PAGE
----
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600 Capitol Way North, Olympia, WA 98501-1091

This document is provided for archival purposes only.
Archived documents do not reflect current WDFW regulations or policy and may contain factual inaccuracies.

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July 16, 1998
Contact: Margaret Ainscough, (360) 902-2408

Wildlife viewing is big business in Washington State

OLYMPIA -- More than a third of the state's population participates in wildlife viewing and those wildlife watchers spent nearly $1.7 billion on the pursuit here in 1996, according to a recent Washington Department of Fish and Wildlife report.

The "Economic Benefits of Wildlife-Watching Activities in Washington" report found that wildlife watchers spent $1.1 billion on equipment purchases; $509 million on trip-related expenses including food and lodging; $106 million for land-use fees and rentals, and $59 million for items such as magazines, books, membership dues and other items.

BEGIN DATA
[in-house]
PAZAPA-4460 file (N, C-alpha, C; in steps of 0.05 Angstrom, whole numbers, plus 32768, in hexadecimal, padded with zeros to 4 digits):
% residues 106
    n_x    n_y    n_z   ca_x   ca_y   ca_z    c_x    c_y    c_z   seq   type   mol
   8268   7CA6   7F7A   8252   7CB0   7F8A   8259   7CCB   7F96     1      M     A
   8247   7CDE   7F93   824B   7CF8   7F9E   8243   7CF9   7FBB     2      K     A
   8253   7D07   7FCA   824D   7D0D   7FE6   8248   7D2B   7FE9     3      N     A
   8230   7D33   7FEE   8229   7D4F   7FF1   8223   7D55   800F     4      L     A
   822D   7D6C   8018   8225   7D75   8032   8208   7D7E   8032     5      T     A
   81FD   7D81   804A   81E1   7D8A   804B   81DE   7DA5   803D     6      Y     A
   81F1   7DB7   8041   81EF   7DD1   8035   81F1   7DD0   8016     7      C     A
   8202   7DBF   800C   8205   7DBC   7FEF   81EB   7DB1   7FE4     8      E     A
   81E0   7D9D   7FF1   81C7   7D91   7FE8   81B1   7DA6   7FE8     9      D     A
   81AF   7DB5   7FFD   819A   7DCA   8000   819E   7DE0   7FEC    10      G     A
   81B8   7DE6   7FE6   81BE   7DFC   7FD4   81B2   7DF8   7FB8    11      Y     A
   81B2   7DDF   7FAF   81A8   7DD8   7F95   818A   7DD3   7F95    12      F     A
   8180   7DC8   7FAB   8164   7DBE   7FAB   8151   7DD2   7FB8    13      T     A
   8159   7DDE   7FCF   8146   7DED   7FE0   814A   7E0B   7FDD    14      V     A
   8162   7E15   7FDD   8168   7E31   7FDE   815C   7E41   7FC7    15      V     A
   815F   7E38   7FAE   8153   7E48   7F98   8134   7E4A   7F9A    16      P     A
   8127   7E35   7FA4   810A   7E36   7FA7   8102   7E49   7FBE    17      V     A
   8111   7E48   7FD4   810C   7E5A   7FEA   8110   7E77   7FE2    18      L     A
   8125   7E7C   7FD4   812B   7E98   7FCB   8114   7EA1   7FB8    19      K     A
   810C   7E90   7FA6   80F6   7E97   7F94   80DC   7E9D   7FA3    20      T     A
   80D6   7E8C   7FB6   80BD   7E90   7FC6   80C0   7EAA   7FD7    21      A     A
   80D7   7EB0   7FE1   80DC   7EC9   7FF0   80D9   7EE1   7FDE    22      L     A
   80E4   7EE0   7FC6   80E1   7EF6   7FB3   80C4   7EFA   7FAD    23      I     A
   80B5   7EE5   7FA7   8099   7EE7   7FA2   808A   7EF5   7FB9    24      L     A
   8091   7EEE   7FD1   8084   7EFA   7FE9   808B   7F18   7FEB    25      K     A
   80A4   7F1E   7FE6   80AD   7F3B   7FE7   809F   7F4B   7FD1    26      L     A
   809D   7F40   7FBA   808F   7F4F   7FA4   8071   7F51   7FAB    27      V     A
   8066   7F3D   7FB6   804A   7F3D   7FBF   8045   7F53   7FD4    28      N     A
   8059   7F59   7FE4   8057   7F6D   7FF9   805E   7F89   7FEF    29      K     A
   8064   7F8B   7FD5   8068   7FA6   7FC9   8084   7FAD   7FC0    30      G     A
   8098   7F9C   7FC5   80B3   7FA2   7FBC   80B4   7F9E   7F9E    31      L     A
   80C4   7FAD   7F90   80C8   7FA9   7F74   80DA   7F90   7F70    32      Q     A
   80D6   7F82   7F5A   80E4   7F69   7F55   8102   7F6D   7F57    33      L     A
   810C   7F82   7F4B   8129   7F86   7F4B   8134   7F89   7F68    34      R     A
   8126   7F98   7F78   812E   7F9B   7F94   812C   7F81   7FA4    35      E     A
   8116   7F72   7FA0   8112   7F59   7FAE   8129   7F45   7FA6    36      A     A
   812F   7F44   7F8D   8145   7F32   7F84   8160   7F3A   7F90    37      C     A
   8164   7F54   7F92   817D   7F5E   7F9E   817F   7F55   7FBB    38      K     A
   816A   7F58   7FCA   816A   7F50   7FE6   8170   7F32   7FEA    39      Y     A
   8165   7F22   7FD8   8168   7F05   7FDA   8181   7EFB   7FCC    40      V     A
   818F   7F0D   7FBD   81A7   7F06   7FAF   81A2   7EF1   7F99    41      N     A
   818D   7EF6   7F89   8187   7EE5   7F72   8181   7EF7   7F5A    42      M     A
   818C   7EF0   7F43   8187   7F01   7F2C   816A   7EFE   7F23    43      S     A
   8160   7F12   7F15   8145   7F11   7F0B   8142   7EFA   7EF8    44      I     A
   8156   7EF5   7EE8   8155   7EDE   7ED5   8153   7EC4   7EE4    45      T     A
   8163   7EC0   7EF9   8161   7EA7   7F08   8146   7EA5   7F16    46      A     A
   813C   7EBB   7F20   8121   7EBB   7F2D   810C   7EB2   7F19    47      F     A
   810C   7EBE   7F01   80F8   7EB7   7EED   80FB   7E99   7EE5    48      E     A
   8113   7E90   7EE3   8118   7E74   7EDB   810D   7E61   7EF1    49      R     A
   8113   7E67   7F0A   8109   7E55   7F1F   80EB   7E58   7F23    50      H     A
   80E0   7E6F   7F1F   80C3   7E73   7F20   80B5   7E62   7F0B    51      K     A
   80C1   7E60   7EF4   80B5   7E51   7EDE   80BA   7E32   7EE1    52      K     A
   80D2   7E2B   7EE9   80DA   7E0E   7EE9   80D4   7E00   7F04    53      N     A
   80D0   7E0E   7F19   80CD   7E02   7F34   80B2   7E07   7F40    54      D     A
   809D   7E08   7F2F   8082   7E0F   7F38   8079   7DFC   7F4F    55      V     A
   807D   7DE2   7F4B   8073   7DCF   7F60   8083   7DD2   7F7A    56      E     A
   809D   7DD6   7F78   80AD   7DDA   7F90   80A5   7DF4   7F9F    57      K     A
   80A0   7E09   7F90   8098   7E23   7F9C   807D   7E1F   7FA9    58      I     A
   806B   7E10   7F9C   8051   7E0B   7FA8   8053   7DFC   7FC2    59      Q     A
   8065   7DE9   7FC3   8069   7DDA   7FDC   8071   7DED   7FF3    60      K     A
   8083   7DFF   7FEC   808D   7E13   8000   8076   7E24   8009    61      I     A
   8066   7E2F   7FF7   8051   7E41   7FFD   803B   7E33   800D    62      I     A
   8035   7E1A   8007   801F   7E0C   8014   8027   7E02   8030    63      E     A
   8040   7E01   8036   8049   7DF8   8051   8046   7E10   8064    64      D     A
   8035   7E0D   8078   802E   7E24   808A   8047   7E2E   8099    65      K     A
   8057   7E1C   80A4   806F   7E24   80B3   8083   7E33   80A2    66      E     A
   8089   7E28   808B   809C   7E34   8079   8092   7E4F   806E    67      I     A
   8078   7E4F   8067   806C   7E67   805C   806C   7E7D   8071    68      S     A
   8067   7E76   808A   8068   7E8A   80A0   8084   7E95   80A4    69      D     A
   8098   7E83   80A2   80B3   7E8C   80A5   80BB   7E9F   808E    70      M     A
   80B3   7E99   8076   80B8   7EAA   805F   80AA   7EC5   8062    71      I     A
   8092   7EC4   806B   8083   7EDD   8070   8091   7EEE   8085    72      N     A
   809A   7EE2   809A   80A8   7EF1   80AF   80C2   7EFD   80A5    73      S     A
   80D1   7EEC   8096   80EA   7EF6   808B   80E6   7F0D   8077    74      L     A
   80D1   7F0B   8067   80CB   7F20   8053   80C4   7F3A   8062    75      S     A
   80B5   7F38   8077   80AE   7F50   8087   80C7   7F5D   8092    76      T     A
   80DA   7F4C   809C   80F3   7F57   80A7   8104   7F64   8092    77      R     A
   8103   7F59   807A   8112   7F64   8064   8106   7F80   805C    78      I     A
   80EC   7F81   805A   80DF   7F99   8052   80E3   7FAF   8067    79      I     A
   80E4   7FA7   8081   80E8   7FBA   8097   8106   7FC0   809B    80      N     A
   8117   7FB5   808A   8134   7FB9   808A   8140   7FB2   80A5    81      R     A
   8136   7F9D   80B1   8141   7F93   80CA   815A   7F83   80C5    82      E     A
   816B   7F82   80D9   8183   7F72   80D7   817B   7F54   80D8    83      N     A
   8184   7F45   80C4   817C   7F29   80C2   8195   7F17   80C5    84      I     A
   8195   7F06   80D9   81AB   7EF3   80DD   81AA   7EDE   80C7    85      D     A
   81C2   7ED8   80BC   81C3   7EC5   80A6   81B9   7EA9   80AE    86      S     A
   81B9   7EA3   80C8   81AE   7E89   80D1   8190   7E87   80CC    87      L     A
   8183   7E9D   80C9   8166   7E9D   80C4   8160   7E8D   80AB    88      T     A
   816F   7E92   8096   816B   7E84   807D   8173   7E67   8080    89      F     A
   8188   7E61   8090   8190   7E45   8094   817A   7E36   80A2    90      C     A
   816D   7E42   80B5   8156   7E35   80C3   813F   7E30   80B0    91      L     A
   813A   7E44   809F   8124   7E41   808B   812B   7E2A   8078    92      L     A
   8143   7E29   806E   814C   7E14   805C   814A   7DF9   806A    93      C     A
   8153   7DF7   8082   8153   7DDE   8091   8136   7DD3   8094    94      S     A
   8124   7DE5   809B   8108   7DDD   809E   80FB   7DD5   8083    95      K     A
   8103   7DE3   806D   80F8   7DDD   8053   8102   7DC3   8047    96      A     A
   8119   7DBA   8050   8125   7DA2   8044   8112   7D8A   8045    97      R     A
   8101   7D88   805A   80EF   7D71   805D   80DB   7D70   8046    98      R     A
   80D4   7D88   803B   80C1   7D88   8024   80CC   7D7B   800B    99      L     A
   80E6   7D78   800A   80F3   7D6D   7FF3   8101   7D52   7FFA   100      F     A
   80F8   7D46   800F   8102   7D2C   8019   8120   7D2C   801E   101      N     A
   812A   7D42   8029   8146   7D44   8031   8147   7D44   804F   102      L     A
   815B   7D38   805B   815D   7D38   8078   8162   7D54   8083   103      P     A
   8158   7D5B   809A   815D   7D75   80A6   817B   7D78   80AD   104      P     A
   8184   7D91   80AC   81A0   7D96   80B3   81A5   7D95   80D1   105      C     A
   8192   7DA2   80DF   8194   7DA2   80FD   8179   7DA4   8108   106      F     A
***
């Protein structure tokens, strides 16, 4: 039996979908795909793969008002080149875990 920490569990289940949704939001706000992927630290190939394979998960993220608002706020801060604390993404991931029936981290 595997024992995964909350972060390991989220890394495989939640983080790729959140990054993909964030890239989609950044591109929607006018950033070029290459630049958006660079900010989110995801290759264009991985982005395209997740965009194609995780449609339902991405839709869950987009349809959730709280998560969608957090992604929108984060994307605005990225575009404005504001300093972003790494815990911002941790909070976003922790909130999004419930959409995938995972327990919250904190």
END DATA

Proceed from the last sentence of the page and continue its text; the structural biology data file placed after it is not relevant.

The popularity of wildlife viewing here mirrors the trend elsewhere in the nation. Americans spent $29.2 billion to observe, feed and photograph wildlife in 1996, according to a U. S. Fish and Wildlife Service report, which noted that if wildlife- watching were a company, it would have ranked 23rd among Fortune 500 corporations.

In Washington the polularity of wildlife-viewing activities translates to:

  • Nearly 8,000 jobs supported by watchable wildlife activities.
  • Destination tourism drawing about 270,000 out-of-state visitors who spent nearly 6 million visitor-days here in 1996.
  • State sales tax proceeds amounting to $56.9 million.
The growing interest in wildlife viewing prompted WDFW to establish a Watchable Wildlife program in 1997, aimed at providing recreational opportunities to the public, promoting understanding of wildlife habitat needs and linking wildlife conservation and management to economic opportunities in local communities.